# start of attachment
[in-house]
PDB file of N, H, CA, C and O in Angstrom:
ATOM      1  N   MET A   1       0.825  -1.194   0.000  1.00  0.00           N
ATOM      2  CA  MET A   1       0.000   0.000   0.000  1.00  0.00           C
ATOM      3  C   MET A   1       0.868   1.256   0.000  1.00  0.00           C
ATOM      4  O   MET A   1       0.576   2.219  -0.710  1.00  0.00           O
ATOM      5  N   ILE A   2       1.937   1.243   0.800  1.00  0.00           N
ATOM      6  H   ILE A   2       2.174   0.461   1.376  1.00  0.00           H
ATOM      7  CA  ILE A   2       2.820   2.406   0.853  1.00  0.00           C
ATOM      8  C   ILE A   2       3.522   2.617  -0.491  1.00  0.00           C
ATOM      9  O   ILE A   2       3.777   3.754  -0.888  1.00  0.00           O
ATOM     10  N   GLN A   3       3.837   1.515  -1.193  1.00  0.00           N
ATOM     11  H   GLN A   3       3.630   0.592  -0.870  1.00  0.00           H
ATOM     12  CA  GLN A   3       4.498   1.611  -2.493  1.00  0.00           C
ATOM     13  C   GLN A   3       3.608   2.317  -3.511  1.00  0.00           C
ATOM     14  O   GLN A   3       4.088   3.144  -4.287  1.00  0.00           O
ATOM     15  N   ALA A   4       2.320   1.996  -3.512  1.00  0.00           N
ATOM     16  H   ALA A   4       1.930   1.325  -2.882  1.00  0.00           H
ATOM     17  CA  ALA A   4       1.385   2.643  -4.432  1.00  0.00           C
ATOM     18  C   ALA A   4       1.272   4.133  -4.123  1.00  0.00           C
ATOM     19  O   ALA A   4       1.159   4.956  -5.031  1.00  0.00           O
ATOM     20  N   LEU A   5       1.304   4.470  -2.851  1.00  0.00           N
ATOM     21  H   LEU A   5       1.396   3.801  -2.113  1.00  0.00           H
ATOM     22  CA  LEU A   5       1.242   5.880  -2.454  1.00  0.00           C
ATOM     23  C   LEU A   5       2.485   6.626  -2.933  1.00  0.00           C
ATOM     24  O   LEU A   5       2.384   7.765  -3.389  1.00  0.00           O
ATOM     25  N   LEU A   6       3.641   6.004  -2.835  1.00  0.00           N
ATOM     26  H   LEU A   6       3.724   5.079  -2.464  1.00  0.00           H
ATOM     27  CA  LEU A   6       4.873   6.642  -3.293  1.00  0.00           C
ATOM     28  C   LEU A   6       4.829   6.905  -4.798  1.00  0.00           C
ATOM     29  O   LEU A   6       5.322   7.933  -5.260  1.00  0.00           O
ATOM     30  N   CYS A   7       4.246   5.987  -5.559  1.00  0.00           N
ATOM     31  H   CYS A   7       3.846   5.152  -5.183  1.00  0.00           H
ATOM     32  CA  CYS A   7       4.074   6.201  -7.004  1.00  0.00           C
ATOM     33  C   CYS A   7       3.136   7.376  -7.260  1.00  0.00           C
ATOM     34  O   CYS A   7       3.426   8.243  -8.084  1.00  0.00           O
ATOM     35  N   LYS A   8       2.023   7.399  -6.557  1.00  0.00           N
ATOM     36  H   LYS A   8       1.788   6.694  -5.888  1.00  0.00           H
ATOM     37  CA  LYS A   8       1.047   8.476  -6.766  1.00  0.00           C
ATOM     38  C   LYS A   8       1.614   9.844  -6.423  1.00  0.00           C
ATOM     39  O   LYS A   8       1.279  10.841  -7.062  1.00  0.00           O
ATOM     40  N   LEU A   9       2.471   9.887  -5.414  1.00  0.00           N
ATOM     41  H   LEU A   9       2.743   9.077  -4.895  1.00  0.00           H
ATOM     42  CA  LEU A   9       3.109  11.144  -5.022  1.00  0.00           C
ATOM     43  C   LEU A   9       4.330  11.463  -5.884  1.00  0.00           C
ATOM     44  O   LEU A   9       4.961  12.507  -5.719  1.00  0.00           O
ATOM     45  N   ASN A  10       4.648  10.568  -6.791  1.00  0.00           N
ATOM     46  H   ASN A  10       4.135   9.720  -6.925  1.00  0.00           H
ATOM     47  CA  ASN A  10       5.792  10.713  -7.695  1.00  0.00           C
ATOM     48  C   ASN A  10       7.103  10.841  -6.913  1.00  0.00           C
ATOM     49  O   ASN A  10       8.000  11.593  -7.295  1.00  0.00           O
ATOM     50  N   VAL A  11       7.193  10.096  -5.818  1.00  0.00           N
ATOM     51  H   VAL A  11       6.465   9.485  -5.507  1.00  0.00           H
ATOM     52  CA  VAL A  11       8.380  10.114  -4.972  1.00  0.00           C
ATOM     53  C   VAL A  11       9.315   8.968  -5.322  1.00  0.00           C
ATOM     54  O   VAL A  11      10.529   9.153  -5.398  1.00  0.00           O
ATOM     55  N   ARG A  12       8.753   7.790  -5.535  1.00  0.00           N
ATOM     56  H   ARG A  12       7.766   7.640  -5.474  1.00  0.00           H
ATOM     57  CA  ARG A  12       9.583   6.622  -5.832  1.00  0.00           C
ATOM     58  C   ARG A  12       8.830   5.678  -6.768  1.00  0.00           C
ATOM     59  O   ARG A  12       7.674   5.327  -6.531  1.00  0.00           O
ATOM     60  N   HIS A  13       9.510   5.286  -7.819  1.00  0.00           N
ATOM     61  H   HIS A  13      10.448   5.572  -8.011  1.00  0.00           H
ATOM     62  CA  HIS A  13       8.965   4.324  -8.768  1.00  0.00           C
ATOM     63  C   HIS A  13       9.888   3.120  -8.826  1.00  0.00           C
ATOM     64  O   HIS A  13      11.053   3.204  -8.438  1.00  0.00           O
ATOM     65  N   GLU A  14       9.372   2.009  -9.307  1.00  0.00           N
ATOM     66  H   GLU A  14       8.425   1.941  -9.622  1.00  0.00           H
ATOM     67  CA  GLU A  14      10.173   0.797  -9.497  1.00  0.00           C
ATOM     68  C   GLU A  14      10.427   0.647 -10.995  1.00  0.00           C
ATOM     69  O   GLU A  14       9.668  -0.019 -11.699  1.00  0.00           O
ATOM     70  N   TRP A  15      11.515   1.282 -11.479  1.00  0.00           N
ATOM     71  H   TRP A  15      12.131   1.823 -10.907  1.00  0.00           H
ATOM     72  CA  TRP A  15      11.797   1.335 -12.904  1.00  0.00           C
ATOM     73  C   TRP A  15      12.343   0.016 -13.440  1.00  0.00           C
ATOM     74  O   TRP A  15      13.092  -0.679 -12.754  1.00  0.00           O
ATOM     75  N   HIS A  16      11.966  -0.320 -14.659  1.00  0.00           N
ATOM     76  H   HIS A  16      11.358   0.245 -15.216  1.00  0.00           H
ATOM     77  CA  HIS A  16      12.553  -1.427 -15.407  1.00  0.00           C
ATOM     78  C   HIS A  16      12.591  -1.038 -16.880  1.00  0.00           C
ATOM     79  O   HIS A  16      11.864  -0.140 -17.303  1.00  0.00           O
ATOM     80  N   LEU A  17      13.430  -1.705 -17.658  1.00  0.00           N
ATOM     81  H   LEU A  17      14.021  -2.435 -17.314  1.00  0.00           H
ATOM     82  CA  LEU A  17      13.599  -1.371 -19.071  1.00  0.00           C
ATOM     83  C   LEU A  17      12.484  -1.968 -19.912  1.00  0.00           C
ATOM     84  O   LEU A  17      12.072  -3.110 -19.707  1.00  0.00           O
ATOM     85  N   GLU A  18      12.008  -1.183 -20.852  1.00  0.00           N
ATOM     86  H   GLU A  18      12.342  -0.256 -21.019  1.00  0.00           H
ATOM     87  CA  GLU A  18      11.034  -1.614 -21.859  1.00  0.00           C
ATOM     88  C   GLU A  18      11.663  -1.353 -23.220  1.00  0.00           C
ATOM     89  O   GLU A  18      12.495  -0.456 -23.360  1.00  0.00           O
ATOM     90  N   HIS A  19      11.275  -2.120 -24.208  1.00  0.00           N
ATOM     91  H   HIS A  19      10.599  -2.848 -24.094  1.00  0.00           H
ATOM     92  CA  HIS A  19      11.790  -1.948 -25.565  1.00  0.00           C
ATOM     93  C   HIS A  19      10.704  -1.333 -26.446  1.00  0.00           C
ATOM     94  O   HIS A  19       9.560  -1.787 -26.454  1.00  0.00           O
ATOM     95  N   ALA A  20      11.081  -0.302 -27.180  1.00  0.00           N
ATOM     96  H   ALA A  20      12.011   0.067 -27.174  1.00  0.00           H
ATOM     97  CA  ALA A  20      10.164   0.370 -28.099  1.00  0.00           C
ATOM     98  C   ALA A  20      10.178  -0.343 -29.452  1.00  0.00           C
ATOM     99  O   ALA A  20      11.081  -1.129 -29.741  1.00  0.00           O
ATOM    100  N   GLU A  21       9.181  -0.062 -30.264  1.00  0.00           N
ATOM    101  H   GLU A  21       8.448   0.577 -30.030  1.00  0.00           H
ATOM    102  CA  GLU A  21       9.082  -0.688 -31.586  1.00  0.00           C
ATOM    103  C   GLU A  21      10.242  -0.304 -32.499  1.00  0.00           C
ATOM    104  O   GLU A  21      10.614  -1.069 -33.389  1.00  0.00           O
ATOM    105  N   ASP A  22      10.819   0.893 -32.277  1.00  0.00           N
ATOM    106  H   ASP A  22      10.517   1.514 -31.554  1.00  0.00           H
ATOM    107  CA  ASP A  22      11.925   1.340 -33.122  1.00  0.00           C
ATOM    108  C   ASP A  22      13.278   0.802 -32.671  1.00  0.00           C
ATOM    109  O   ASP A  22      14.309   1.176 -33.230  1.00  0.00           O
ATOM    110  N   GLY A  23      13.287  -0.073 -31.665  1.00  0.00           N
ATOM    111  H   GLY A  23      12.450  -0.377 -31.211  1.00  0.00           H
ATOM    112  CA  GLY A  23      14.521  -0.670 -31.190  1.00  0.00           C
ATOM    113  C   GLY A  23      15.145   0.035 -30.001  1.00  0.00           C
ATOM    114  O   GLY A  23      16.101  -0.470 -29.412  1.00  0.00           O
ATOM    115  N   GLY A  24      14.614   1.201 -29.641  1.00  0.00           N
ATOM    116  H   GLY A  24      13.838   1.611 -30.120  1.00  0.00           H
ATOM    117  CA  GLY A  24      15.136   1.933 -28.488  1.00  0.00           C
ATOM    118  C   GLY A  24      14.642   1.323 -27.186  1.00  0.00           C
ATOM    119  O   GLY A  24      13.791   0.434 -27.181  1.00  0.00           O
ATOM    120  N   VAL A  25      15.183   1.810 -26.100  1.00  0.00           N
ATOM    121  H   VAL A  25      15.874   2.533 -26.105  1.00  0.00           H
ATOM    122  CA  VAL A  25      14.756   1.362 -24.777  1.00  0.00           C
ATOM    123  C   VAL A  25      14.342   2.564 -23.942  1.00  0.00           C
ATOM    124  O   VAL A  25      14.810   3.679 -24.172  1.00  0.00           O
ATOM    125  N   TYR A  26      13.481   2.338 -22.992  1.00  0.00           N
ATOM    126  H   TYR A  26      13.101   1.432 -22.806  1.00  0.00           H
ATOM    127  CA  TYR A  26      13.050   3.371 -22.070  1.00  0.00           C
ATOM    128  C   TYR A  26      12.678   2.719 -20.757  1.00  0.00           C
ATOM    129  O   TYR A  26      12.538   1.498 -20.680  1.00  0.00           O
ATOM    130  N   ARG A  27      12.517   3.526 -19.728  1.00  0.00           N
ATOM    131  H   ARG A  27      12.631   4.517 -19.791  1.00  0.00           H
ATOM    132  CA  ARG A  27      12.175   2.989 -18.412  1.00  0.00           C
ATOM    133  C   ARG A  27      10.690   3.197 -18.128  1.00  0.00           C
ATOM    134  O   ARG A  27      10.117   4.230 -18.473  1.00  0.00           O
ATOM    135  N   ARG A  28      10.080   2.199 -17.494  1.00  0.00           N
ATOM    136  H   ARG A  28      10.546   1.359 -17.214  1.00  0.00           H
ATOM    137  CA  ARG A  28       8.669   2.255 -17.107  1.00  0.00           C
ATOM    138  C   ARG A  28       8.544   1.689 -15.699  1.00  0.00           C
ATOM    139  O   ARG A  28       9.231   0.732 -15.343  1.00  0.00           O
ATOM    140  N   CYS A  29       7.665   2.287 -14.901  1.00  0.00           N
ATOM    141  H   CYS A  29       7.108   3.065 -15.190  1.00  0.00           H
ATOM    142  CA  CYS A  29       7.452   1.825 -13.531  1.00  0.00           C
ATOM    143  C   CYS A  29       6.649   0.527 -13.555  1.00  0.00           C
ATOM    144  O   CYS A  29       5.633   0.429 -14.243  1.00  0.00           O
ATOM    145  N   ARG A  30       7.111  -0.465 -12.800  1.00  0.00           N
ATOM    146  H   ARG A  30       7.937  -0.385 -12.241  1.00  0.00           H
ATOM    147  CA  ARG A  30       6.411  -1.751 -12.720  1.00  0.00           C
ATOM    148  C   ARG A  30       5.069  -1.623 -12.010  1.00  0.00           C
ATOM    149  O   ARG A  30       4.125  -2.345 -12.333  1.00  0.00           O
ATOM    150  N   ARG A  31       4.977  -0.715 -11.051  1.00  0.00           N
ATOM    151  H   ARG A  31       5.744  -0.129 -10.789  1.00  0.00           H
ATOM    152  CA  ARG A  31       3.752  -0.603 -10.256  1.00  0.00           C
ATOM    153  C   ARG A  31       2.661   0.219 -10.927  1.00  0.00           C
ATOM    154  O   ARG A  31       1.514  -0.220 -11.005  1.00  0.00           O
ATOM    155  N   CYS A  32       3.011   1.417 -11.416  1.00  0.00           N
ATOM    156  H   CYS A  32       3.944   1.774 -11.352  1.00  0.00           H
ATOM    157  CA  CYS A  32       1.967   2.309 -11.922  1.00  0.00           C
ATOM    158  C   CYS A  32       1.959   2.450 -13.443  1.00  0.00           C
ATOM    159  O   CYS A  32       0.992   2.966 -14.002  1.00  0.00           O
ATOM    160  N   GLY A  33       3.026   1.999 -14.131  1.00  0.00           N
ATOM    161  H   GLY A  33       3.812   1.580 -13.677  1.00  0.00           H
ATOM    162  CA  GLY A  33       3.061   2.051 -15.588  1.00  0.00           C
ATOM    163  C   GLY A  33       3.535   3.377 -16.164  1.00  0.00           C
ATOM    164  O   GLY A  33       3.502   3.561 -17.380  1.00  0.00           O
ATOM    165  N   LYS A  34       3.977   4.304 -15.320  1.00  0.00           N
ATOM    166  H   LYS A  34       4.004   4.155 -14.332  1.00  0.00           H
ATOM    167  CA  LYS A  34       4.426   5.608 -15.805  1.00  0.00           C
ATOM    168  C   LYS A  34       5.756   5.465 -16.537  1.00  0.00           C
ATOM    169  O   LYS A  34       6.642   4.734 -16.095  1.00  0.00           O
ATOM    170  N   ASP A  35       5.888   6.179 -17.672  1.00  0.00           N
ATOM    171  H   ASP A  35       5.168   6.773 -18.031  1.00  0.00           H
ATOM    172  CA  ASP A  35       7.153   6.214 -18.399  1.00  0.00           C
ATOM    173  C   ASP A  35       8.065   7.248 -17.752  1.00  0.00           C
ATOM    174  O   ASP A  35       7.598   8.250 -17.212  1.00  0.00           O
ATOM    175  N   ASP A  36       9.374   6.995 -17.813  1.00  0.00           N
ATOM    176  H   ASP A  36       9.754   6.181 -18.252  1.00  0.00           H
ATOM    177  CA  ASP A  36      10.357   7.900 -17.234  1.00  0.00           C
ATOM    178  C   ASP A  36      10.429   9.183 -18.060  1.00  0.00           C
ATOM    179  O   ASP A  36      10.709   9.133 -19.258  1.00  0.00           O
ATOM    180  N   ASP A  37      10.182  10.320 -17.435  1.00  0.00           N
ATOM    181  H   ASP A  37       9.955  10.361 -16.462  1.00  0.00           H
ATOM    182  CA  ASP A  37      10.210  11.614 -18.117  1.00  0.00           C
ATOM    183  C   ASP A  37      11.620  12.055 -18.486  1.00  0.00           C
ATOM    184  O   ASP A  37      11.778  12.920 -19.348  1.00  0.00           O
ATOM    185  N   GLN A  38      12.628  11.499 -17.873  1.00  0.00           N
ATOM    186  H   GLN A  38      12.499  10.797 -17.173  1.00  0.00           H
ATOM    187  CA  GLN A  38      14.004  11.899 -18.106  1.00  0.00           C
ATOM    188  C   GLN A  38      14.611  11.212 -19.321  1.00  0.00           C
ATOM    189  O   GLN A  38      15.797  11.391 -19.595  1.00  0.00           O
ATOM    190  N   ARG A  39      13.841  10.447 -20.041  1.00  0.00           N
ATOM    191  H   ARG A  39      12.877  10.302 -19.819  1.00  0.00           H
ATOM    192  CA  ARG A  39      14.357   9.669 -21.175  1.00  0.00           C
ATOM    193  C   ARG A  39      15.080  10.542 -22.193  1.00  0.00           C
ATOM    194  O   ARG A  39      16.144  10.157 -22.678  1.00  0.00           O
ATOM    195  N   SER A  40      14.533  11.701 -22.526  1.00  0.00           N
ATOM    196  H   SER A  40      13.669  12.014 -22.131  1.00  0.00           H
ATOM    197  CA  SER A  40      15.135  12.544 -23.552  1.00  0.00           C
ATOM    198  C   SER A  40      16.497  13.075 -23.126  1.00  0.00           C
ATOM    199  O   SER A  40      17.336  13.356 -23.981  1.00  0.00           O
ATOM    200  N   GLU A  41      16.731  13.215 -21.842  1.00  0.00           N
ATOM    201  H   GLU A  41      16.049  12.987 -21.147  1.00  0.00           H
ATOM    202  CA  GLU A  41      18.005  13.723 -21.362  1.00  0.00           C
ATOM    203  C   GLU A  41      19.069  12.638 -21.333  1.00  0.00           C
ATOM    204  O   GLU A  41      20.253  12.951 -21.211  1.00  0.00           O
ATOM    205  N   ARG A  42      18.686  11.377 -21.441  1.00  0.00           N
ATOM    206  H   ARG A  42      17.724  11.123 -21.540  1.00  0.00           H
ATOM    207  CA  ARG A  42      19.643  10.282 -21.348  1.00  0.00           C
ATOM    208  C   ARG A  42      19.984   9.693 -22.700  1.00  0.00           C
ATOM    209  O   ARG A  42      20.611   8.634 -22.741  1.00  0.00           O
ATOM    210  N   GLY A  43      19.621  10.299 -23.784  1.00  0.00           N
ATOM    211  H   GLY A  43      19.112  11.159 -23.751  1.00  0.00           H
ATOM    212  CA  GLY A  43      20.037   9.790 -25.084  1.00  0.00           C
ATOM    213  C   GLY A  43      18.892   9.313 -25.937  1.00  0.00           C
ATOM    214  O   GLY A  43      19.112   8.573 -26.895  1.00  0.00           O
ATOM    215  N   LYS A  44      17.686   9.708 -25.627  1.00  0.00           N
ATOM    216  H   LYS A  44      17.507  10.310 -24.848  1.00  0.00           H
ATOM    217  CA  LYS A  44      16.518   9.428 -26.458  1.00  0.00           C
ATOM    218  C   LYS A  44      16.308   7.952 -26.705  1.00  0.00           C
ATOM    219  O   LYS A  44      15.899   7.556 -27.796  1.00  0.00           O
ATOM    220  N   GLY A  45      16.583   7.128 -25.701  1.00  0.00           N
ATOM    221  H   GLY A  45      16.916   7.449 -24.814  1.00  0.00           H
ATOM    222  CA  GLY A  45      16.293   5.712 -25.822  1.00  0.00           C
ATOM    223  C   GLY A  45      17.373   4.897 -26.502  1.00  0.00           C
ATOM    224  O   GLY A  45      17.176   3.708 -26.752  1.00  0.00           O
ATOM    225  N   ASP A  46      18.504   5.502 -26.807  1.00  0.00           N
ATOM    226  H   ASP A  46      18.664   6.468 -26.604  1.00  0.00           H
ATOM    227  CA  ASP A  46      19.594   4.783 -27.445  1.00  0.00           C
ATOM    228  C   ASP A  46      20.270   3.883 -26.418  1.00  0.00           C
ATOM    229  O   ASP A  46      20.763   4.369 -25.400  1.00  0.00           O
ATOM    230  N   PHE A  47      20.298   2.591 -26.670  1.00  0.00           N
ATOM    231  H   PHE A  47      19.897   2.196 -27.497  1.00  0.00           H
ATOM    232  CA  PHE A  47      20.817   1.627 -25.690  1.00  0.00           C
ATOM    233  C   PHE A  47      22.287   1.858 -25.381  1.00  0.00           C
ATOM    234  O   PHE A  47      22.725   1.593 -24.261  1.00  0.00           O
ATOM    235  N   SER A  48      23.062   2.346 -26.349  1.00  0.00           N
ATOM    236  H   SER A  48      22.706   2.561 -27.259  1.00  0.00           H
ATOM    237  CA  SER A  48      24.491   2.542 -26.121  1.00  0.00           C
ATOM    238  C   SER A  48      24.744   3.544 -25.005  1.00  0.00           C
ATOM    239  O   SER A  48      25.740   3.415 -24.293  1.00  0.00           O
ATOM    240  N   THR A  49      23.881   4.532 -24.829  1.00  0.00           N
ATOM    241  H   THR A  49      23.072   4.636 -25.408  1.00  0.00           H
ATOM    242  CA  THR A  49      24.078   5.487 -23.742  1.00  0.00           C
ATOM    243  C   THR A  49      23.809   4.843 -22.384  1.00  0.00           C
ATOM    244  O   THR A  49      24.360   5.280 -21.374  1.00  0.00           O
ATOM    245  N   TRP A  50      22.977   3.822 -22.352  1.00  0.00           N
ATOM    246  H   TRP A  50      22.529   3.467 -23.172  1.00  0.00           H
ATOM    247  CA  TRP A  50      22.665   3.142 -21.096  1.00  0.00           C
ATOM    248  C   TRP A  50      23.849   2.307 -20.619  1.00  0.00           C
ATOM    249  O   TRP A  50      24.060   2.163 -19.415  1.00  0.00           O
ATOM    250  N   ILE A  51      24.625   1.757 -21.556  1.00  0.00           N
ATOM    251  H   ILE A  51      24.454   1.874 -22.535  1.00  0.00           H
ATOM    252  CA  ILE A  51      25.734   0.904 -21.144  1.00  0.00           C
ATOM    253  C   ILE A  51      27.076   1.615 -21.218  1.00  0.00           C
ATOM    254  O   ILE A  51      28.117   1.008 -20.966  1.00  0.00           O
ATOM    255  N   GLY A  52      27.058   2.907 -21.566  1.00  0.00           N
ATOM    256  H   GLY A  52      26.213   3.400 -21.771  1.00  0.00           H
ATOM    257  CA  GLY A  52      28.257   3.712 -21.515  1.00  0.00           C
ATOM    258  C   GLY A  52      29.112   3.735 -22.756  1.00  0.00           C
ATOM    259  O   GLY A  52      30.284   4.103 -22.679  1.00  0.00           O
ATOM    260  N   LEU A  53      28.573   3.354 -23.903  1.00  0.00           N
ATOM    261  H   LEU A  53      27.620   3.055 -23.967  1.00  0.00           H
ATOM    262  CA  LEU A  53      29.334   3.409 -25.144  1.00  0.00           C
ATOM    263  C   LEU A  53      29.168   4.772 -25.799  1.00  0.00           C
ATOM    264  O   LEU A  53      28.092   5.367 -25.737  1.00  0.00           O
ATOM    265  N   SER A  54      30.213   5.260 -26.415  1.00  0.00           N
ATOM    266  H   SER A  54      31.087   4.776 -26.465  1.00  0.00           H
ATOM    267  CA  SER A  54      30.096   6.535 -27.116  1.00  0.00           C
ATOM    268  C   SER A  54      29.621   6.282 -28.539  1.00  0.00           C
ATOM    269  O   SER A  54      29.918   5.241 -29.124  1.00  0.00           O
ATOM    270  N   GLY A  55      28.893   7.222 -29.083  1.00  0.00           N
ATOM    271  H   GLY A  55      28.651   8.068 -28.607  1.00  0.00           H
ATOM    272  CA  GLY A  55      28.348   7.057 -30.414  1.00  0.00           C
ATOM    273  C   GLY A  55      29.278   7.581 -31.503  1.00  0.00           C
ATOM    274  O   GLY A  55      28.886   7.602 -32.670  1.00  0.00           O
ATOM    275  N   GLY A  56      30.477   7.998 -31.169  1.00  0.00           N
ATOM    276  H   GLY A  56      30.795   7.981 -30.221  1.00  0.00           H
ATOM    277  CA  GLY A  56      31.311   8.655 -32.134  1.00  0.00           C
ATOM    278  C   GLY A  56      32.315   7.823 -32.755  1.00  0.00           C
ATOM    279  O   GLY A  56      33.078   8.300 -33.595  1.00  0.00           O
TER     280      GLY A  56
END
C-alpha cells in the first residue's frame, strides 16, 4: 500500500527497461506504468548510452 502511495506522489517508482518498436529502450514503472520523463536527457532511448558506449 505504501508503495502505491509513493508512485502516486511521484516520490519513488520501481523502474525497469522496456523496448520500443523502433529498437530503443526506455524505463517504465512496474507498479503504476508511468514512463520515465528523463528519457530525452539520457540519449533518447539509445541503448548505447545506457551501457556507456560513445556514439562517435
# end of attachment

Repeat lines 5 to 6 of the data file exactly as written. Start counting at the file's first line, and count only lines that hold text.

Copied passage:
ATOM      3  C   MET A   1       0.868   1.256   0.000  1.00  0.00           C
ATOM      4  O   MET A   1       0.576   2.219  -0.710  1.00  0.00           O